Death of Nancy Spungen

Vicious' mugshot from 9 December 1978 ViciousMugshot.jpg
Vicious' mugshot from 9 December 1978

On the night of 11 October 1978, Sid and Nancy hosted a party in their hotel room, during which Vicious took approximately 30 Tuinol tablets and, while numerous people came and went, was comatose for the rest of the night. At about 11:00 the next morning, hotel staff found Spungen dead on the bathroom floor, with a knife wound to her abdomen. Vicious was found wandering the hallway. He first claimed to have killed her, then said he remembered nothing. Two people who had been at the party stated that Nancy was alive at 5:00 a.m. The murder weapon was identified as a Jaguar K-11 hunting knife, which Nancy had purchased for Sid a few days earlier. [6] [50] Vicious was arrested and charged with second-degree murder. [51] He told police that he and Nancy had argued that night but gave conflicting versions of what happened next, saying, "I stabbed her, but I never meant to kill her" then saying that he did not remember anything, then that Spungen had fallen onto the knife. [52] Later, the arresting officer, Sgt Thomas Kilroy of the Third Homicide Unit, was quoted as having said: "After an investigation, Vicious admitted killing Miss Spungen during a dispute." [6]

Lawyer Michael Berger first dealt with the matter, but McLaren and Anne Beverley were lawyer-shopping. They interviewed several high-profile lawyers, including Melvin Belli, Gerald B. Lefcourt and William Kunstler before settling on F. Lee Bailey. Bailey never appeared in court, but another lawyer from his firm, Jim Merberg, arranged for Vicious to be released on $50,000.00 bail, with the conditions that he not leave New York and that he sign in daily at the 3rd Homicide Unit offices, and at the Lafayette Street Methadone Center. All legal costs were paid by The Sex Pistols label, Virgin Records. [53] Vicious returned to the Chelsea Hotel, where he was joined by McLaren and his mother.

McLaren firmly believed that Vicious was innocent. Noting that the knife was left in plain view and that the couple kept their cash in a drawer, he believed that Spungen caught one of the party guests stealing money and was stabbed by that person. [32] [33] Given the number of people who had been through the hotel room on the night of the murder, Bailey had his investigator look into the possibility that a third party was involved in Spungen's death. [31]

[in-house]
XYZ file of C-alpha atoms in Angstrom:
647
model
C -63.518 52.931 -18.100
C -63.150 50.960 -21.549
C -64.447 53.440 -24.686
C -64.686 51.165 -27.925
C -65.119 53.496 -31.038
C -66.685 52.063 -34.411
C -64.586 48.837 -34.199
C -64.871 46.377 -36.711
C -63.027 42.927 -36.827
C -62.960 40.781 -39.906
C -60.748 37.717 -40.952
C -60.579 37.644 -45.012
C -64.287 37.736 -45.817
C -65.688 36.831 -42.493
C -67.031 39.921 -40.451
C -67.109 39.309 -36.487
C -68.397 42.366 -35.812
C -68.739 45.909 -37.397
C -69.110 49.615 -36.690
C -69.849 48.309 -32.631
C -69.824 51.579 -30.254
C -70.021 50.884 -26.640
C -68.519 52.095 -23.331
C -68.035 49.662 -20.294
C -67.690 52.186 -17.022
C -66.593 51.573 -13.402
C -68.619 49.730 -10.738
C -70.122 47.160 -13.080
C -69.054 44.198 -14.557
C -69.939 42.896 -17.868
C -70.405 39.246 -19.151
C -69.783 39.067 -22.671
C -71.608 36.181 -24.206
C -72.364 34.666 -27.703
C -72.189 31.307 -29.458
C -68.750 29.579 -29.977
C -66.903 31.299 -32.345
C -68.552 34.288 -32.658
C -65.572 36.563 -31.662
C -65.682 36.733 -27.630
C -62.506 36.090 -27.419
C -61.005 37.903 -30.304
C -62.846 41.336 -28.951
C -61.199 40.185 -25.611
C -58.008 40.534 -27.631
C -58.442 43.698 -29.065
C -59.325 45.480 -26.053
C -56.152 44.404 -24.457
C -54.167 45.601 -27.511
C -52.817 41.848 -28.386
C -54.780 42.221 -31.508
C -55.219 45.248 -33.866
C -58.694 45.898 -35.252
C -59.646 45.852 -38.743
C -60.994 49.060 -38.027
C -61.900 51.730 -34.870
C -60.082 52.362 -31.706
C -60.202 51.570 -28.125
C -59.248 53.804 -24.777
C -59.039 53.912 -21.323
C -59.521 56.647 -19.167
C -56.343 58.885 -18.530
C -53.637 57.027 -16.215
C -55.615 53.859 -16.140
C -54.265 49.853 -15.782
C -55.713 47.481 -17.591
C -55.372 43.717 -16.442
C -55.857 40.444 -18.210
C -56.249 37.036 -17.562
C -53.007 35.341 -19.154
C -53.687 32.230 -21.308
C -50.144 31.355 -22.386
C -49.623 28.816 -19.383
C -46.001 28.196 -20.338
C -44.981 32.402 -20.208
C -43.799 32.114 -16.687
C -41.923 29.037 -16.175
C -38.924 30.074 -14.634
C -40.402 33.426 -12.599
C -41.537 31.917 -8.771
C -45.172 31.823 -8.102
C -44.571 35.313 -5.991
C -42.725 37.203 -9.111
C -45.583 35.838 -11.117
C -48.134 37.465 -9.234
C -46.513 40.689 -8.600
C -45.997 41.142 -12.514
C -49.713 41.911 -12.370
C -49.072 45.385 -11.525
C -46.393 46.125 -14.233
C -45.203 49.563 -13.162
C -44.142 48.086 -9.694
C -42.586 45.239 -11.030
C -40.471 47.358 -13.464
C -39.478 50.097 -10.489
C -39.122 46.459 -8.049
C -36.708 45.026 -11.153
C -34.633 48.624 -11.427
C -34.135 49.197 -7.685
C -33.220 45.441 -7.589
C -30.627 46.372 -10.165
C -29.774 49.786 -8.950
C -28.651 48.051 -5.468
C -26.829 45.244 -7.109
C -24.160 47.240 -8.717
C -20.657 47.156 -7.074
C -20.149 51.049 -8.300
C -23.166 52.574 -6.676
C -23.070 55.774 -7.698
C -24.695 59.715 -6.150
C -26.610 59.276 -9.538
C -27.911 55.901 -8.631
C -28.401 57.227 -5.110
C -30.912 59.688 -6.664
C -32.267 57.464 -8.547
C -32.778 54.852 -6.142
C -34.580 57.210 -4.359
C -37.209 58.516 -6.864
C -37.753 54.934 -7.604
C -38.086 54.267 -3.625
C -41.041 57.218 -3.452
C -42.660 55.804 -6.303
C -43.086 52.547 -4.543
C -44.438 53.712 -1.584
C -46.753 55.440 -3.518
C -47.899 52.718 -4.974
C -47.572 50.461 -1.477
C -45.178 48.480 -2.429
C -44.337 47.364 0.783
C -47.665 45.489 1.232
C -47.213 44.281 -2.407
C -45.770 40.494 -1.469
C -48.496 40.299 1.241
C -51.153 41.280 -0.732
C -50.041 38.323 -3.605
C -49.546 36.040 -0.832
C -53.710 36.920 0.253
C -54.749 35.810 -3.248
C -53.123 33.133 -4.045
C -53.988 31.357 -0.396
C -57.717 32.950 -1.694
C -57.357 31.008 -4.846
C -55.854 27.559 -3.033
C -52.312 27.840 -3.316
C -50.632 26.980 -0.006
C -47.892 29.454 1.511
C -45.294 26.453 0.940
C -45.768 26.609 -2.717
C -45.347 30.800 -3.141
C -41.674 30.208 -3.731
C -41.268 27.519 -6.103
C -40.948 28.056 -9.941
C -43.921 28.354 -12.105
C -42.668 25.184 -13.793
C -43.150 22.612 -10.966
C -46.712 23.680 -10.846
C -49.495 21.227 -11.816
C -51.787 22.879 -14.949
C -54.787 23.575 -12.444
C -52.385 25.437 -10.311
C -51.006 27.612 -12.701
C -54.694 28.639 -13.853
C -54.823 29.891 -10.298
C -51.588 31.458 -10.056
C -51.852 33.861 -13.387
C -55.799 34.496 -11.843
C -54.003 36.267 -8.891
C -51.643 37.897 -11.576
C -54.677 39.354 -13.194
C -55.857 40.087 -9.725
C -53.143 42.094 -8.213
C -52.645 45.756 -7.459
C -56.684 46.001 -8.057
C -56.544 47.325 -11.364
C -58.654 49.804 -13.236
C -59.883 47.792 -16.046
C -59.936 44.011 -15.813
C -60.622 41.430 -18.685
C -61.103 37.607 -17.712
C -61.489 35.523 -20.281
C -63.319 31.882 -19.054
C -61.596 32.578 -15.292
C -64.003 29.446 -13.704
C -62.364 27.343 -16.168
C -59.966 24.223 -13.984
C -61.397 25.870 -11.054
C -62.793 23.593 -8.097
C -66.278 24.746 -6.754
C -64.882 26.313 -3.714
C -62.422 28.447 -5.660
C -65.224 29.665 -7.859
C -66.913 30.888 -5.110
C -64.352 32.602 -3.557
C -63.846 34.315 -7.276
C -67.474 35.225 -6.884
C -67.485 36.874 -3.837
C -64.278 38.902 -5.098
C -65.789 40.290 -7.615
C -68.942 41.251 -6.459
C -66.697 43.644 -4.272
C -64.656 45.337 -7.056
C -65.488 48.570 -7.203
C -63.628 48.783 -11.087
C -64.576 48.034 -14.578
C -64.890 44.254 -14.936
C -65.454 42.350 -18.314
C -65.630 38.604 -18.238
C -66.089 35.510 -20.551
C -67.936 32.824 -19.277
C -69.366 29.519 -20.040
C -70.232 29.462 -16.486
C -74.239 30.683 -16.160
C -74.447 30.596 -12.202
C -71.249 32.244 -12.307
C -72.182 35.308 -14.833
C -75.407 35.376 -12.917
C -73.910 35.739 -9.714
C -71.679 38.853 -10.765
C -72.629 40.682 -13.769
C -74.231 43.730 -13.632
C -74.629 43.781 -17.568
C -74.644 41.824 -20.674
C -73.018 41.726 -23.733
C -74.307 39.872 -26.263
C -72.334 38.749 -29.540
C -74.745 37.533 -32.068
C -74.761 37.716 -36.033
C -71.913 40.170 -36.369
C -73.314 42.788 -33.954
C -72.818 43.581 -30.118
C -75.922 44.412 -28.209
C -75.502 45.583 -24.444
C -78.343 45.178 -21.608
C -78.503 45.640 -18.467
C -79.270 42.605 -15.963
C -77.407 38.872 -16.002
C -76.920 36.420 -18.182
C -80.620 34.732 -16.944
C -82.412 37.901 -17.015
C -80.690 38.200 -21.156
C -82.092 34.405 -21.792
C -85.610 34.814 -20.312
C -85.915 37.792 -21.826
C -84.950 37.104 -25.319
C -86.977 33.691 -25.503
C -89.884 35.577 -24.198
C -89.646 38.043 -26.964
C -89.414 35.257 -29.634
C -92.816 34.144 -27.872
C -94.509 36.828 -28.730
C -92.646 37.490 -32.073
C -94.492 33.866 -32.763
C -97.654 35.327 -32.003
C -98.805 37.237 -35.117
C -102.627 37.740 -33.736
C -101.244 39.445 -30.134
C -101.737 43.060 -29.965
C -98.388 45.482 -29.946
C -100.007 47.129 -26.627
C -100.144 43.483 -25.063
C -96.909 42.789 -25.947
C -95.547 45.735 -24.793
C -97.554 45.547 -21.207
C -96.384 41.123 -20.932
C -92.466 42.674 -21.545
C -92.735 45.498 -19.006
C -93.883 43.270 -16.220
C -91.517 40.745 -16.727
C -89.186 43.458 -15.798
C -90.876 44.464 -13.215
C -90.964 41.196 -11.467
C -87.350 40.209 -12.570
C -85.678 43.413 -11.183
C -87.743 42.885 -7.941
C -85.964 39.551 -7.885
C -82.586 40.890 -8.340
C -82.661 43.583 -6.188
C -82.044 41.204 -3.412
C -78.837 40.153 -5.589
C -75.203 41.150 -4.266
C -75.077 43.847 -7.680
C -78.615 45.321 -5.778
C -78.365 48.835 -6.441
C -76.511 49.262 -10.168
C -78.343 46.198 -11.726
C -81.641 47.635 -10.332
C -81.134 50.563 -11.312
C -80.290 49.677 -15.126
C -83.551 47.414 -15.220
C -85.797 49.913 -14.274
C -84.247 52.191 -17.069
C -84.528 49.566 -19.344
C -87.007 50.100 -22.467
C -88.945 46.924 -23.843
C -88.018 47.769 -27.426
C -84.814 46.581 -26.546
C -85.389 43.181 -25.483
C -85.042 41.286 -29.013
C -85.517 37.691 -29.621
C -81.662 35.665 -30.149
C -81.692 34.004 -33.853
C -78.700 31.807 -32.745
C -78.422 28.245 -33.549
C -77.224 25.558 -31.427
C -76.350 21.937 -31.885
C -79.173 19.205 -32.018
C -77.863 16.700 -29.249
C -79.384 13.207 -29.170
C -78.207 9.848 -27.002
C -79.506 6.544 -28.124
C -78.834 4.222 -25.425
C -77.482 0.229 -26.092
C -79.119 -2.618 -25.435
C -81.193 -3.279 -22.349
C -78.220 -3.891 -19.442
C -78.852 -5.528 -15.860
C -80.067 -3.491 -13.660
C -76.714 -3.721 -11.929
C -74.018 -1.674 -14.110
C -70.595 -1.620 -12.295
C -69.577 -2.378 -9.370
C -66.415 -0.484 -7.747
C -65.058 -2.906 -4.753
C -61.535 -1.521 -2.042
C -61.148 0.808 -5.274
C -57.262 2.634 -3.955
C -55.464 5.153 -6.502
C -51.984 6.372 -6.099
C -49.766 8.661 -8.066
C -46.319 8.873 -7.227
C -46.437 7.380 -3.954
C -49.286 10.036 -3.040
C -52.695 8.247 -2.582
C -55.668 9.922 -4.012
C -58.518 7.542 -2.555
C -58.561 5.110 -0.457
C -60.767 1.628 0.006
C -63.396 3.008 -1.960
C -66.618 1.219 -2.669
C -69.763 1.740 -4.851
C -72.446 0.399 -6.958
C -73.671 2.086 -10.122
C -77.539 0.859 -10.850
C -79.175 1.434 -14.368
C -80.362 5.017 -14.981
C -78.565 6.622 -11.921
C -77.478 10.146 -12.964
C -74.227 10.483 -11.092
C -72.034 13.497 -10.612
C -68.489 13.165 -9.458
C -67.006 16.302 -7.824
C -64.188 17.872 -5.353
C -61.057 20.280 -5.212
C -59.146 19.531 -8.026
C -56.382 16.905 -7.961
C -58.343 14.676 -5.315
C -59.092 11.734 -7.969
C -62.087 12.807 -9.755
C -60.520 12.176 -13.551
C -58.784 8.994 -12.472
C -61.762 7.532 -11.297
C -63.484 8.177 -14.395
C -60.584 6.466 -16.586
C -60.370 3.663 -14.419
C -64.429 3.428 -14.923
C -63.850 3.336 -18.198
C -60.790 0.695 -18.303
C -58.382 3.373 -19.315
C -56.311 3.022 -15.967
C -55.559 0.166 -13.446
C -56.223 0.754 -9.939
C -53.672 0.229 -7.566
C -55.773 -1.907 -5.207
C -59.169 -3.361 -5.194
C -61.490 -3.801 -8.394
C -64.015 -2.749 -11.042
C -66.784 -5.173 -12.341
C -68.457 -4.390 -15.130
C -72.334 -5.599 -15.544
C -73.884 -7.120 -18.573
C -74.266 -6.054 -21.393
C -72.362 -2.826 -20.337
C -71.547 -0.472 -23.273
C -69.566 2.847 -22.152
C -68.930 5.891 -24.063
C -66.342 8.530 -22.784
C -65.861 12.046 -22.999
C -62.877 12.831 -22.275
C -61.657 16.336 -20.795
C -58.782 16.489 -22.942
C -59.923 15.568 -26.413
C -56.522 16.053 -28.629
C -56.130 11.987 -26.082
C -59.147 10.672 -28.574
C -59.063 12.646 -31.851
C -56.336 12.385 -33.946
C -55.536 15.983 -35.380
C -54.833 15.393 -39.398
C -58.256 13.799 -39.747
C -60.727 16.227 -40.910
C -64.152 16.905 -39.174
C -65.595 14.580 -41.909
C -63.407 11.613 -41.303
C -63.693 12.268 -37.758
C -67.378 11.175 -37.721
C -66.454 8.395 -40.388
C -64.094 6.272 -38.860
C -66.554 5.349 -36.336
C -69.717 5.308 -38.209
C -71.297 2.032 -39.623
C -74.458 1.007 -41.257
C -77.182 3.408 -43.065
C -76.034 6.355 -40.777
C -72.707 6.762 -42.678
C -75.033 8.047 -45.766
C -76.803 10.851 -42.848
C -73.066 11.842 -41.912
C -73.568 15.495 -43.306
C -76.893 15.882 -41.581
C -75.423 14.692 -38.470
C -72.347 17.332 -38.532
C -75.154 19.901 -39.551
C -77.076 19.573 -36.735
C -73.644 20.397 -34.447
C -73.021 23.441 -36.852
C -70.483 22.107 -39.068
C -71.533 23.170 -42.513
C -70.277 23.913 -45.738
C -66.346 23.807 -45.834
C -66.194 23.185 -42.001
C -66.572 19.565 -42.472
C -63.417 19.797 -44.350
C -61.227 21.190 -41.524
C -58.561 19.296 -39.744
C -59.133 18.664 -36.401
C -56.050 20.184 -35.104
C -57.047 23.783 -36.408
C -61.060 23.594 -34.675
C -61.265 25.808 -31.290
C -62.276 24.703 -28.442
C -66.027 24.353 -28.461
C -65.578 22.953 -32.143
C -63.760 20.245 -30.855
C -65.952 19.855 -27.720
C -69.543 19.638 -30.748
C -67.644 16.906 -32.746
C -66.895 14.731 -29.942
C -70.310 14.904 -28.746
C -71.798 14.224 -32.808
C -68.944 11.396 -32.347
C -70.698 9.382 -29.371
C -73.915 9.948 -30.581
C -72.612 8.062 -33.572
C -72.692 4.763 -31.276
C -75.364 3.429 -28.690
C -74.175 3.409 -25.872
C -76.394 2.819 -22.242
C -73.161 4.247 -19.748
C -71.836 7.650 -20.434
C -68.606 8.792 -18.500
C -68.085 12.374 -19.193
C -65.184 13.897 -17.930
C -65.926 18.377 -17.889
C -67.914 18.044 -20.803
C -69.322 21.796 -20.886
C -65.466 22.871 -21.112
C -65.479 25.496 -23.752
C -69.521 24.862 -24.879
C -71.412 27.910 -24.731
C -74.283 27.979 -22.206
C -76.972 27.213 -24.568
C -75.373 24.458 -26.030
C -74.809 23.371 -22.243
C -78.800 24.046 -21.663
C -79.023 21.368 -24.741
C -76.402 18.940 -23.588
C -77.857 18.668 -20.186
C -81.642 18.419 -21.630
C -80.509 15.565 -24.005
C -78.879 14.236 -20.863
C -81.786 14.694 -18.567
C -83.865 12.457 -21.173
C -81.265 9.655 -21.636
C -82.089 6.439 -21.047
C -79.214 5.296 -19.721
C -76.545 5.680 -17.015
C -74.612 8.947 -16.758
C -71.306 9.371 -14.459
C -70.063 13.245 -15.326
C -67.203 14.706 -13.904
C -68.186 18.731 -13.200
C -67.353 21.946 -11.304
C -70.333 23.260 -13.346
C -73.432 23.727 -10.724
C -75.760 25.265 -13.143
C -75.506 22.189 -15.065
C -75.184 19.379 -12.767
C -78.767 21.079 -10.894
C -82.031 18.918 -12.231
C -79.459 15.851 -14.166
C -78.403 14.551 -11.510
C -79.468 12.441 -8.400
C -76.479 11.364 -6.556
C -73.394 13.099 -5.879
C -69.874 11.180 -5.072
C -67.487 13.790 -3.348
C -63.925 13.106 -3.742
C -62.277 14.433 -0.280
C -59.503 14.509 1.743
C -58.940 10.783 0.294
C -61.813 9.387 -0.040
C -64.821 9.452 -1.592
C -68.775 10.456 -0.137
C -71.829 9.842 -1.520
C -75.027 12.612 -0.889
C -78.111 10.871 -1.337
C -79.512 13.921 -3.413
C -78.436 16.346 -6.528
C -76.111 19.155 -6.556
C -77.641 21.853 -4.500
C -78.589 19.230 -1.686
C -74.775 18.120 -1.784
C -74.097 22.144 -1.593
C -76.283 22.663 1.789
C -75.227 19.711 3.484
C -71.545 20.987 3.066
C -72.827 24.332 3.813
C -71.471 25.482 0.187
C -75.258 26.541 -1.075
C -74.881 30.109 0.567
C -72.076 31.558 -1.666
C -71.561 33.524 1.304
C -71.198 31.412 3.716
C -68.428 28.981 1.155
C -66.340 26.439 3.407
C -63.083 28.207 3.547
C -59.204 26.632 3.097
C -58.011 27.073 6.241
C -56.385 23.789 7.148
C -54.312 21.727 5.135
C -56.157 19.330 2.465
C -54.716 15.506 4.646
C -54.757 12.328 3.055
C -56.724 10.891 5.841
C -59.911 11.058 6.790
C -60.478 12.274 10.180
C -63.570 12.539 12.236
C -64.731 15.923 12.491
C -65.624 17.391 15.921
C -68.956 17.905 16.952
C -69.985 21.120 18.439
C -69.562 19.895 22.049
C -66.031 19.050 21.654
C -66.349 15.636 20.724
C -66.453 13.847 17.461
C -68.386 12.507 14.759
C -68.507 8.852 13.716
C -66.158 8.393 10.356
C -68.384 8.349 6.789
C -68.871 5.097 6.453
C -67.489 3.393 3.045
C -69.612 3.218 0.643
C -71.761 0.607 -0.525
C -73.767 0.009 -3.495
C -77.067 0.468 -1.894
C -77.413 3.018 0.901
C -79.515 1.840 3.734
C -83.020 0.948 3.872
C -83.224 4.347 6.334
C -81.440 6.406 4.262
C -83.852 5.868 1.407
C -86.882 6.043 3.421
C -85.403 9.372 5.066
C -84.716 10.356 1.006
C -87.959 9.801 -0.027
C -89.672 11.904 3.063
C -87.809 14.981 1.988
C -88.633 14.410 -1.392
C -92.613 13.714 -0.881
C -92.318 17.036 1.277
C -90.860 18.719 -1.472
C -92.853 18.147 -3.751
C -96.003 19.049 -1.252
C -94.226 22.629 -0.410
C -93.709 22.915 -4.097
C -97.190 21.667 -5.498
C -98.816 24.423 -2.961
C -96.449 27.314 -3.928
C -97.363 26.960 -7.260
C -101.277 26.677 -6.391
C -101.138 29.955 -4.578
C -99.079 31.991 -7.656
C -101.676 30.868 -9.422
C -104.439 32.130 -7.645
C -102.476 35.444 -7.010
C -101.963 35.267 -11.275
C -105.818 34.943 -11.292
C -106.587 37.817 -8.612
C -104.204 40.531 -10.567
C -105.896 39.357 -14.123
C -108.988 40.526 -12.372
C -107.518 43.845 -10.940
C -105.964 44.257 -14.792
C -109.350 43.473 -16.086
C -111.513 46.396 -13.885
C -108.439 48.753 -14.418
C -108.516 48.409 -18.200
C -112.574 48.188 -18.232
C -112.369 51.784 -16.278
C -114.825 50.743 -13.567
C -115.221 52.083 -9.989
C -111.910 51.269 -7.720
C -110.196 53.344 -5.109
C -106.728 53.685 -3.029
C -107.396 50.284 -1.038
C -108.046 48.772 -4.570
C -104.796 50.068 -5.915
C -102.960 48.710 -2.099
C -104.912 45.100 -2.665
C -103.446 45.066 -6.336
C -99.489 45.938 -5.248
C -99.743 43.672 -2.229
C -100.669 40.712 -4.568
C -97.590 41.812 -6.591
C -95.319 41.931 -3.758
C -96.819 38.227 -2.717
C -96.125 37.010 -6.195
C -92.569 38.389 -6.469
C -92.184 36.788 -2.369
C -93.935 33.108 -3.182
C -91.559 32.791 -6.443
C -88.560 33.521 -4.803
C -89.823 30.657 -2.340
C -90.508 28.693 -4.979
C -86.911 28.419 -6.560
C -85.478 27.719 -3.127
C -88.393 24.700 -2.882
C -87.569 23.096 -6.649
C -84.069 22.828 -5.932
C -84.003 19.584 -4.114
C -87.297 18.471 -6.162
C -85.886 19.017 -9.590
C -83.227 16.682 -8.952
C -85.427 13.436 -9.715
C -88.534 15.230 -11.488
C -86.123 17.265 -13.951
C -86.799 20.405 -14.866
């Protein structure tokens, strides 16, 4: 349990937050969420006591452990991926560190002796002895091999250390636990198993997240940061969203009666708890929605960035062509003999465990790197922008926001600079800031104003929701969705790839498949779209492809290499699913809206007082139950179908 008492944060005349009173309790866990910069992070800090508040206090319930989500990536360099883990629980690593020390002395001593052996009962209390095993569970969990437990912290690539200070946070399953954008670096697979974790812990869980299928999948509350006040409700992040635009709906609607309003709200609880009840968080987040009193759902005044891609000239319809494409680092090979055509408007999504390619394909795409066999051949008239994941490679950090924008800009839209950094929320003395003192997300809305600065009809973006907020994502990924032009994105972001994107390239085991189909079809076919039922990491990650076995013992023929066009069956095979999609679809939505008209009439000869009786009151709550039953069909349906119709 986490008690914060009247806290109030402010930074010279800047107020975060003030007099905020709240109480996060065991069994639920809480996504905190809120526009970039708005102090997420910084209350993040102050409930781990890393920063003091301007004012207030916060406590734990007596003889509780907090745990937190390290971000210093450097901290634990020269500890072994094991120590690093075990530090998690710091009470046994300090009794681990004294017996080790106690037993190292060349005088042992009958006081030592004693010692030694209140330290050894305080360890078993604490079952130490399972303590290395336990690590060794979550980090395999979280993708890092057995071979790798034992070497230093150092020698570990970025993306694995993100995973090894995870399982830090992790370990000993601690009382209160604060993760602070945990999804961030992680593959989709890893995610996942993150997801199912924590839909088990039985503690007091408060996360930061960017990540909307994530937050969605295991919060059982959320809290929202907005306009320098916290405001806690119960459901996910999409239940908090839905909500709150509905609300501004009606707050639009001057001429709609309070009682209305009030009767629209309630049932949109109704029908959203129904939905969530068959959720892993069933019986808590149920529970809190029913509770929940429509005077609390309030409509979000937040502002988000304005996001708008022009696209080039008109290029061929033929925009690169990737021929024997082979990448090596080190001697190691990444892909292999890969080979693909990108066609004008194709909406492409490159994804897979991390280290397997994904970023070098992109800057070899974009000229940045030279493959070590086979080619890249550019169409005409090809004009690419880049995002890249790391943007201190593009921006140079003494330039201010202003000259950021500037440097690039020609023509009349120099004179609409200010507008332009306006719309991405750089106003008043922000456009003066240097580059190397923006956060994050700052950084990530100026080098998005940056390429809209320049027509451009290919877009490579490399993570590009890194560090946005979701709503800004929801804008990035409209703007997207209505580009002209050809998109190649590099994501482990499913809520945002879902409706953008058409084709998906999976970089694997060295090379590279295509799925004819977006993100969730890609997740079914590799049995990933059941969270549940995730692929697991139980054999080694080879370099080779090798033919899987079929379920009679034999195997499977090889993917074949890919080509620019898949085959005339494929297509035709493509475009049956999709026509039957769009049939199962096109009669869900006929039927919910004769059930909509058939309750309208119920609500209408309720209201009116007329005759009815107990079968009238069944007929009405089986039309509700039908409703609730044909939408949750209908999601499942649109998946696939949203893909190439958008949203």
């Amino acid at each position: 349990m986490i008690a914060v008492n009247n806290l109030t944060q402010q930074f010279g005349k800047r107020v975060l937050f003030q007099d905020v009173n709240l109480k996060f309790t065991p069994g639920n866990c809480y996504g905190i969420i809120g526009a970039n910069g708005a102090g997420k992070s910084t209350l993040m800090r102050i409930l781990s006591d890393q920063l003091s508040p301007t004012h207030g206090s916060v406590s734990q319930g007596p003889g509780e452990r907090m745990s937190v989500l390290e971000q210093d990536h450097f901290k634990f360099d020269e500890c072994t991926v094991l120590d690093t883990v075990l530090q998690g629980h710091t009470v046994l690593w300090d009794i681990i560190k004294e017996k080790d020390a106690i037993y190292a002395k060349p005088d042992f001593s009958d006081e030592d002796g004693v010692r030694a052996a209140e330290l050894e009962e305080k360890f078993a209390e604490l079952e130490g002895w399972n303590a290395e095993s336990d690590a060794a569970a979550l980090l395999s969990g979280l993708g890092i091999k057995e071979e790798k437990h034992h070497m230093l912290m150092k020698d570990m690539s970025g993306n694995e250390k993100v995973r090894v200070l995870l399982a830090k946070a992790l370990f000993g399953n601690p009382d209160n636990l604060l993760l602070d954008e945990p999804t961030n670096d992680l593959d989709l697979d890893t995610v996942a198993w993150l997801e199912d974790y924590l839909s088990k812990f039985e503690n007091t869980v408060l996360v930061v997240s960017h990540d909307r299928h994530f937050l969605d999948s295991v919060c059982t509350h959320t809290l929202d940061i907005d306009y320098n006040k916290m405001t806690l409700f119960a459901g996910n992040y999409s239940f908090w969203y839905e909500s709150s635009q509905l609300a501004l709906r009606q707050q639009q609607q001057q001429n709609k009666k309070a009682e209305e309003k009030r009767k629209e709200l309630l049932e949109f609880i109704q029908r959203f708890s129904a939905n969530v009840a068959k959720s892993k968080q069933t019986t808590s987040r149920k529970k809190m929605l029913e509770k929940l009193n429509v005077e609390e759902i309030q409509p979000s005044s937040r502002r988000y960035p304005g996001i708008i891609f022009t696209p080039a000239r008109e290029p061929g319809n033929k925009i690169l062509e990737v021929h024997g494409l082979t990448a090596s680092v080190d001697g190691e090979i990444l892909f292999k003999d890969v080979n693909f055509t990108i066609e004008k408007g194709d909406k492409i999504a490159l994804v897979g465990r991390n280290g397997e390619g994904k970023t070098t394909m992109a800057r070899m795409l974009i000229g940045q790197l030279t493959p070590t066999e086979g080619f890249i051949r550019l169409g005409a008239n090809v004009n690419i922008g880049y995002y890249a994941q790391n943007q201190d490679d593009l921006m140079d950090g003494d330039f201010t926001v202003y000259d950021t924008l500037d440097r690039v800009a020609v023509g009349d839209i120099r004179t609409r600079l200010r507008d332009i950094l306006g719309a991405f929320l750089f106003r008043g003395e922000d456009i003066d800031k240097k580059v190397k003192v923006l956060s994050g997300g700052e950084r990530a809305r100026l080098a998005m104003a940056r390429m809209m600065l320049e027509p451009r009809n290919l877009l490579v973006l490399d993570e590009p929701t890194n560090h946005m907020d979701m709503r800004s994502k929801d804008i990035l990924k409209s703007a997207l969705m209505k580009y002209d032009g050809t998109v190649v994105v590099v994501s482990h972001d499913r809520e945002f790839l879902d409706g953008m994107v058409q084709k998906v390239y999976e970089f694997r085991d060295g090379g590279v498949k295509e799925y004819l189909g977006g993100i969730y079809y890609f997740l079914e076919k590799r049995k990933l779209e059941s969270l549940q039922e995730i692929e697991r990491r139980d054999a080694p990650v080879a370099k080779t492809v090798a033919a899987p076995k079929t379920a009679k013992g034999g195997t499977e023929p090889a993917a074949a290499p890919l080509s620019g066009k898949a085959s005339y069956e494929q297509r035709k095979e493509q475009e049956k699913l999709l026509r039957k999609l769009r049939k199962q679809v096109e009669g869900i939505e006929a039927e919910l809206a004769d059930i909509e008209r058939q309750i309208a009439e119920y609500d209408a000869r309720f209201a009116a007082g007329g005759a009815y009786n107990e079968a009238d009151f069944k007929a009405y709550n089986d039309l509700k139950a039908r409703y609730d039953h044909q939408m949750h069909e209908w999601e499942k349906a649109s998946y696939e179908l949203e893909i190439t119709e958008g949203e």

Bailey also hired forensic psychiatrist Dr. Stephen Teich to evaluate Vicious. After their initial conversation, during which Vicious was preoccupied by the 'working class in Berlin' and remained fixated on the television, Teich told Anne Beverley that Sid must not be left alone. Hours later, Beverley called Teich and said that Sid had slashed his arms with a smashed light bulb. Teich returned to the hotel and called an ambulance. EMS staff arrived with the police; when Sid saw them, he headed for the window but was blocked by Teich. He was taken to Bellevue Hospital and then moved to the New York-Presbyterian Westchester Behavioral Health Center in White Plains, New York. [54] He was released on 26 November and returned to the Chelsea. At this time, Rotten tried to contact Vicious, but his calls were barred by Beverley and McLaren. [6] On 28 November, Vicious was interviewed by the Irish journalist Bernard Clarke. He said that Spungen's death was "meant to happen" and that "Nancy always said she'd die before she was 21." He said that he just wanted to have fun. When asked where he would like to be, he replied, "Under the ground." [55]

In the meantime, McLaren announced that the Sex Pistols would reunite to record a Christmas album to benefit Sid's defense, and sold T-shirts with the slogan, "She's Dead, I'm Alive, I'm Yours." [6] [56]

Assault on Todd Smith